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Please Help! Kitten Hip Dislocation

This forum is for cat lovers seeking everyday advice and suggestions on health-related issues. Remember, however, that advice on a public forum simply can't be a substitute for proper medical attention. Only your vet can say assuredly what is best for your cat.

  
Lilly

1279375
 
 
Purred: Fri Dec 21, '12 8:56am PST 
I have a 6 month old rescue that I found malnurished outside my office. Building security was actively trying to "rid" the feral cats so I bought a safe trap, caught her and brought her home. After a few vet visits to test, immunize and evaluate I began the task of slowly adapting her to human/indoor life. She has thrived. I love this animal to death. You almost get a sense she is thankful that she was rescued.
Flash forward to this week. I was playing with her when I arrived home and holding her favorite toy for her to bat out from the air. She got into her hunting mode, attacked and leaped into the air and when she came down she let out a huge hiss and retreated away with her hind leg tucked into her body. I immediately knew there was something wrong and scooped her up and placed her inside a hard shell pet carrier. I was not able to get to the vet until the following morning where to my shock I was told that x-rays show she has a congenative hip condition that already shows signs of advanced hip deterioration. :/ I have her home now and confined in my spare bedroom where there is a couch, all her toys, several beds and blankets (at floor level) and a litter box. She is taking a narcotic anti-inflammatory orally for 3 days and I have been given glucosamine/chondrotin to sprinkle on her food once a day. In addition I was told that a fish oil supplement would be beneficial.
My question is this: How long do I keep her confined/restricted? I could not reach the doctor today but the technician called me and said to restrict her as much as possible from stairs or jumping for weeks to 3 months. My problem is I don't see how this is even possible. I feel awful because she wants to play so bad, and move but instead is confined upstairs.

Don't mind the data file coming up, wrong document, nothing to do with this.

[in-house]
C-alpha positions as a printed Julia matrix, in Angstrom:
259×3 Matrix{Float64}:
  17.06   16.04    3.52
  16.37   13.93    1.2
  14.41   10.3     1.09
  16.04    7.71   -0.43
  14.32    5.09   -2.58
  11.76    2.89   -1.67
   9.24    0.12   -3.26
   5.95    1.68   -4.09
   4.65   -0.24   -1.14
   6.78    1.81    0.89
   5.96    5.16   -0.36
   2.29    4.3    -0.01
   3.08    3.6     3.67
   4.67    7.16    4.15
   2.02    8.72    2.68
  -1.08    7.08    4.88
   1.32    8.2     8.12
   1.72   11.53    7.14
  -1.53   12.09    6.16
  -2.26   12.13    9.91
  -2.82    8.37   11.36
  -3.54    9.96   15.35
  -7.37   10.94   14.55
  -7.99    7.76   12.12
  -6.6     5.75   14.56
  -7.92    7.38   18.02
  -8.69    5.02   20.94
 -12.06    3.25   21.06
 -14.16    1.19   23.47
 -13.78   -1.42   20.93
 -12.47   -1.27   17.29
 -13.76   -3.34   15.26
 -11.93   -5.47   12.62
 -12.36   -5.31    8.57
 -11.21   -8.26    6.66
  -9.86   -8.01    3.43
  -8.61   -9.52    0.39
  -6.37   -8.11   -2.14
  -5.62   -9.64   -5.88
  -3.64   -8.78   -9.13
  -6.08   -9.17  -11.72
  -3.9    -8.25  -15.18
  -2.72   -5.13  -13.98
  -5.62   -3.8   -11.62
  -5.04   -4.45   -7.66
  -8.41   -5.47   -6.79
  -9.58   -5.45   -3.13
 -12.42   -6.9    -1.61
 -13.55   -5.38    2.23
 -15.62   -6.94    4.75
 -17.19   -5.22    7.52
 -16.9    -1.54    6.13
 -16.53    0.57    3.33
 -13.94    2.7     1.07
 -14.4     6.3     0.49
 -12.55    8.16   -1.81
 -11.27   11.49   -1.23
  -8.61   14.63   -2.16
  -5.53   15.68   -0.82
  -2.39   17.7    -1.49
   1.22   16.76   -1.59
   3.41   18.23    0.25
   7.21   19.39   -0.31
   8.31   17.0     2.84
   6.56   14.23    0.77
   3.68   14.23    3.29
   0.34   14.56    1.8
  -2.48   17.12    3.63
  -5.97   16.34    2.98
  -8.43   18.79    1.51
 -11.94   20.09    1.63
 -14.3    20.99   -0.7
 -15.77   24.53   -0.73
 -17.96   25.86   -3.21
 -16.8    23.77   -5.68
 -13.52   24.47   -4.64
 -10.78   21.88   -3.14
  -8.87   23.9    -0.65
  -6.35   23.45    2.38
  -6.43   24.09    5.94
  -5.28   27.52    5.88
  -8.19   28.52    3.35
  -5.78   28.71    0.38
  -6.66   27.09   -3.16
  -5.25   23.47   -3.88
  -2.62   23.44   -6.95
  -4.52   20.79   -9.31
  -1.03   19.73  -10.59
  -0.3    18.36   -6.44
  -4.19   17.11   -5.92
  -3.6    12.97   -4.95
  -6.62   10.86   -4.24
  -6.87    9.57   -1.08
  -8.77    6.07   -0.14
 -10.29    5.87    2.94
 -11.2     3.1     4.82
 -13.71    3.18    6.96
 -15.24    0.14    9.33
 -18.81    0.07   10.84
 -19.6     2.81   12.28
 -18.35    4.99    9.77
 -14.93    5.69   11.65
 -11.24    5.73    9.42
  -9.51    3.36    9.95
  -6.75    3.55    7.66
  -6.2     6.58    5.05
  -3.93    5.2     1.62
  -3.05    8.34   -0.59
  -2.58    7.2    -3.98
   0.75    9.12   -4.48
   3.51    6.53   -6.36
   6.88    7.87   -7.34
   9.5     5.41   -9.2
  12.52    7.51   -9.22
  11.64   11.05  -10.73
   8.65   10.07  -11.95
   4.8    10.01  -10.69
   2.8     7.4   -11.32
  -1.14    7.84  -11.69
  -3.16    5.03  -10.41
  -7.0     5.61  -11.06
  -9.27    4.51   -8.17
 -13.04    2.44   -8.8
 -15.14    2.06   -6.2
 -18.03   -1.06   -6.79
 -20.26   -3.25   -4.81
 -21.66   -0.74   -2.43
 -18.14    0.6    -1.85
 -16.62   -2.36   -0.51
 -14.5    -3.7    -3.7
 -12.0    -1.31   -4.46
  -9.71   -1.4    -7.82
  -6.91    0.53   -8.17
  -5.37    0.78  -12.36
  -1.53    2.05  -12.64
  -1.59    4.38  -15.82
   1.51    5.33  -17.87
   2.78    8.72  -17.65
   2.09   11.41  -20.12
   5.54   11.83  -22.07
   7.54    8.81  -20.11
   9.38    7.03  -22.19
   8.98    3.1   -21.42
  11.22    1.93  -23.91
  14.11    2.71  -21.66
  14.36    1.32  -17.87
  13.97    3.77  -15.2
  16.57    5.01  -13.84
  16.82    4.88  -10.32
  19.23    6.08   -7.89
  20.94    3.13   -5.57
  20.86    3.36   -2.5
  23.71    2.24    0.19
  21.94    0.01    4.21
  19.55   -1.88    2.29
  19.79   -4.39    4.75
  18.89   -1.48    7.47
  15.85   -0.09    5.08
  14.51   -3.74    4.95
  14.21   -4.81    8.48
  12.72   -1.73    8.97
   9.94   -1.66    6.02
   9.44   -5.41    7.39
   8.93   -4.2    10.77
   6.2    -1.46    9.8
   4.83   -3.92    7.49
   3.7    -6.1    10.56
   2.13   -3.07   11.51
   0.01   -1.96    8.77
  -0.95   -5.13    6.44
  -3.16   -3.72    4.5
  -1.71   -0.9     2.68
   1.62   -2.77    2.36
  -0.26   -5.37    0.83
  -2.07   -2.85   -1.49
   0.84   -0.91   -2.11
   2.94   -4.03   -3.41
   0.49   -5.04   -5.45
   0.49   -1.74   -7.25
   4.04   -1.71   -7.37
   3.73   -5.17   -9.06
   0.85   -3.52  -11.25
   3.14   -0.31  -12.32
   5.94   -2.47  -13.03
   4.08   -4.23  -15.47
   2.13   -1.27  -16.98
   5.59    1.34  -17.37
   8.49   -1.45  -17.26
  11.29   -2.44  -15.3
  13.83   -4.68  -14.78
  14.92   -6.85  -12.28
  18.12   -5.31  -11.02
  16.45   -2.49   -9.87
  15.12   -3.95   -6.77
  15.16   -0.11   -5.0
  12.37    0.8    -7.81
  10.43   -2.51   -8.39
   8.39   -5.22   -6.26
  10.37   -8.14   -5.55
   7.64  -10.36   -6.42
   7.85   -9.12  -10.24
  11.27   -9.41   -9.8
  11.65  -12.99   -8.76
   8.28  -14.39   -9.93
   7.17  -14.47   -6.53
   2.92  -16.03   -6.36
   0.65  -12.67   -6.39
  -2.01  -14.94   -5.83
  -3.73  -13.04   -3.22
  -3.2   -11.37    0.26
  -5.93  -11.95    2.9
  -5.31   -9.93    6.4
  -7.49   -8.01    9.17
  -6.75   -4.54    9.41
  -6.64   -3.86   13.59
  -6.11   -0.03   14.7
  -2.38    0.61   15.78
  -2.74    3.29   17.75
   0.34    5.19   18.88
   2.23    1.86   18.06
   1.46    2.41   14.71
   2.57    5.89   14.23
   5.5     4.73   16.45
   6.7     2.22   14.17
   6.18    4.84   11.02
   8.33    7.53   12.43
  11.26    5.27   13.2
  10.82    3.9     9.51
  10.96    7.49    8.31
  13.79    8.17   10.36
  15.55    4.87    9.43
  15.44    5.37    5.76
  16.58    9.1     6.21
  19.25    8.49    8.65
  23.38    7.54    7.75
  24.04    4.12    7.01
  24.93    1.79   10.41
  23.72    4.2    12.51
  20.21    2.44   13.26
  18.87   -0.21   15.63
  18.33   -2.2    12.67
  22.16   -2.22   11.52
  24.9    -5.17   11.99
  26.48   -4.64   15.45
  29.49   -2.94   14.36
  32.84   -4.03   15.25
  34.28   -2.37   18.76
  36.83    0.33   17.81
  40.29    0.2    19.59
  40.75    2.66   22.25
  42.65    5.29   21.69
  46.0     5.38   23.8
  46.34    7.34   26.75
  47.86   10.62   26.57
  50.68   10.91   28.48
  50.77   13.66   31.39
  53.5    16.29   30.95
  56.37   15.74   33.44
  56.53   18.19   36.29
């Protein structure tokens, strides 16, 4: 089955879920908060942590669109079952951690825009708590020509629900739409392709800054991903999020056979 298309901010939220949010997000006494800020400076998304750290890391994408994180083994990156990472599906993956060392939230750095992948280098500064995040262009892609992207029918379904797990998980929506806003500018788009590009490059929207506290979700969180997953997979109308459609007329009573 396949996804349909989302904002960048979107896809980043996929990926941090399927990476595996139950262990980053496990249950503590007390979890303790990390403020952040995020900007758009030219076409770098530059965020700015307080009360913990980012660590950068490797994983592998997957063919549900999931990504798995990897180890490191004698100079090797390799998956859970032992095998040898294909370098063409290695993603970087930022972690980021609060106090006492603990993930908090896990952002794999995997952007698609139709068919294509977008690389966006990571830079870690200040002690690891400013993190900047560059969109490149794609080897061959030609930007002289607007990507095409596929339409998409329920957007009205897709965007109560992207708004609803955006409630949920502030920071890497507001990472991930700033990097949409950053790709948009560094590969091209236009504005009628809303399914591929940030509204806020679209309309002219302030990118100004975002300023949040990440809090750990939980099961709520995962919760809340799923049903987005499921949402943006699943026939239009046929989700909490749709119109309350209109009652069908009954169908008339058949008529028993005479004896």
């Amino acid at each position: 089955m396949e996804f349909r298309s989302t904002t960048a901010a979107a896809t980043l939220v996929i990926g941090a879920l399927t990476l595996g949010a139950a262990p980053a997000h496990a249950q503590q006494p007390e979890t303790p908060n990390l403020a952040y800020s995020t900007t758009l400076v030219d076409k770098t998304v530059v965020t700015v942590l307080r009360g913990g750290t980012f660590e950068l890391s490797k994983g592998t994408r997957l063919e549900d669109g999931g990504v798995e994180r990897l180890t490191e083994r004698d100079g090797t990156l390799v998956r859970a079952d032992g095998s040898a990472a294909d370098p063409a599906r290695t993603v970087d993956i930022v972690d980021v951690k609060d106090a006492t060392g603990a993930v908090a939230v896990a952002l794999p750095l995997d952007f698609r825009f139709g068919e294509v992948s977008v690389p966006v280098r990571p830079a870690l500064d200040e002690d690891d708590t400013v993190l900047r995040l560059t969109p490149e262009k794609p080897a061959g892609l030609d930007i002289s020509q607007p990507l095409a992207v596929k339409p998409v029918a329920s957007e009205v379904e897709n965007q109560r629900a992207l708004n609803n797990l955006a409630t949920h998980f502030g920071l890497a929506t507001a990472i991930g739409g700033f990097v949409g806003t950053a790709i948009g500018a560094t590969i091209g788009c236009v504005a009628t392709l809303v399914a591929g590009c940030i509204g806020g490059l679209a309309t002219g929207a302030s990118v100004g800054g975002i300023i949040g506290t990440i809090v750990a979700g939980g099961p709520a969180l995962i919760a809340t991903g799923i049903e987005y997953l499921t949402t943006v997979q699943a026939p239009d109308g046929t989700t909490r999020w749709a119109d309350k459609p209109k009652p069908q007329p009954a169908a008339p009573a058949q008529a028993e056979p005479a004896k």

I'm asking for help from anyone who may have a young kitten with a condition with their hips and any advice they may have for me. How long should I keep her confined? At what point do I consider surgery? Will she still be able to live a long life? It breaks my heart thinking she is in pain, or even worse that this amazing little creature may not even have a chance at a long healthy life. Has anyone with a similar health experience with their pet learned of secondary conditions/related problems I should watch for? Any advice would be appreciated. Rest assured, I did not rescue her to play god and determine it's too much work. I'm willing to go bankrupt if need be to save this animal and give her a happy life. Thank you.
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Macy

Super- freakey----MEOW!
 
 
Purred: Sat Dec 22, '12 4:40pm PST 
I am sorry about what you are going through, and although I do not have any experience with hip dislocation, but when it comes to playing, perhaps keeping the toy just arms length above the head so they don't have to jump, or pull it on the floor? Poor baby must be going stir crazy.
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Lilly

1279375
 
 
Purred: Tue Dec 25, '12 11:23am PST